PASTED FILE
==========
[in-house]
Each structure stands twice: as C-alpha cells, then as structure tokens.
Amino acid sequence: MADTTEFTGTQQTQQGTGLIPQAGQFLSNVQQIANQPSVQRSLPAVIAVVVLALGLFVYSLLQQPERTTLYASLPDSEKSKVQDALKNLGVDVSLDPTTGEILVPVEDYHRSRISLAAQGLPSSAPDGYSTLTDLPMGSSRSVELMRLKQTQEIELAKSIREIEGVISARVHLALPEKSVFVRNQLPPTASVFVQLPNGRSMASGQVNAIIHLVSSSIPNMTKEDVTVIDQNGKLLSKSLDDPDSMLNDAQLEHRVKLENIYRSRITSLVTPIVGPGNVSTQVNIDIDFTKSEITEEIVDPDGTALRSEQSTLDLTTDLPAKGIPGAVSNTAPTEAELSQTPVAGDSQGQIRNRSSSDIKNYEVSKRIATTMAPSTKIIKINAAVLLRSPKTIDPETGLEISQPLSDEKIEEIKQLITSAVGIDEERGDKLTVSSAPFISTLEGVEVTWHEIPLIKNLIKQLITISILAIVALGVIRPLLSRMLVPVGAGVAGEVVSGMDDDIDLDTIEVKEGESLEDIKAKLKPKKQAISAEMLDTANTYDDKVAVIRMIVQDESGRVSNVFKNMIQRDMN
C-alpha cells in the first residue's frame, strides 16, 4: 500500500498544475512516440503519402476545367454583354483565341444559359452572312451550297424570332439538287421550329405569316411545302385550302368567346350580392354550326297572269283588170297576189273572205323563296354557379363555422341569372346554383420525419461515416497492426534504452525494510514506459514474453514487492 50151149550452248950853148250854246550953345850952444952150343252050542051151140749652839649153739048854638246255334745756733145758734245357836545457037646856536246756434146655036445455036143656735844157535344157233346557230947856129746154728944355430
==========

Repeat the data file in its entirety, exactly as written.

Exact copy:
[in-house]
Each structure stands twice: as C-alpha cells, then as structure tokens.
Amino acid sequence: MADTTEFTGTQQTQQGTGLIPQAGQFLSNVQQIANQPSVQRSLPAVIAVVVLALGLFVYSLLQQPERTTLYASLPDSEKSKVQDALKNLGVDVSLDPTTGEILVPVEDYHRSRISLAAQGLPSSAPDGYSTLTDLPMGSSRSVELMRLKQTQEIELAKSIREIEGVISARVHLALPEKSVFVRNQLPPTASVFVQLPNGRSMASGQVNAIIHLVSSSIPNMTKEDVTVIDQNGKLLSKSLDDPDSMLNDAQLEHRVKLENIYRSRITSLVTPIVGPGNVSTQVNIDIDFTKSEITEEIVDPDGTALRSEQSTLDLTTDLPAKGIPGAVSNTAPTEAELSQTPVAGDSQGQIRNRSSSDIKNYEVSKRIATTMAPSTKIIKINAAVLLRSPKTIDPETGLEISQPLSDEKIEEIKQLITSAVGIDEERGDKLTVSSAPFISTLEGVEVTWHEIPLIKNLIKQLITISILAIVALGVIRPLLSRMLVPVGAGVAGEVVSGMDDDIDLDTIEVKEGESLEDIKAKLKPKKQAISAEMLDTANTYDDKVAVIRMIVQDESGRVSNVFKNMIQRDMN
C-alpha cells in the first residue's frame, strides 16, 4: 500500500498544475512516440503519402476545367454583354483565341444559359452572312451550297424570332439538287421550329405569316411545302385550302368567346350580392354550326297572269283588170297576189273572205323563296354557379363555422341569372346554383420525419461515416497492426534504452525494510514506459514474453514487492 50151149550452248950853148250854246550953345850952444952150343252050542051151140749652839649153739048854638246255334745756733145758734245357836545457037646856536246756434146655036445455036143656735844157535344157233346557230947856129746154728944355430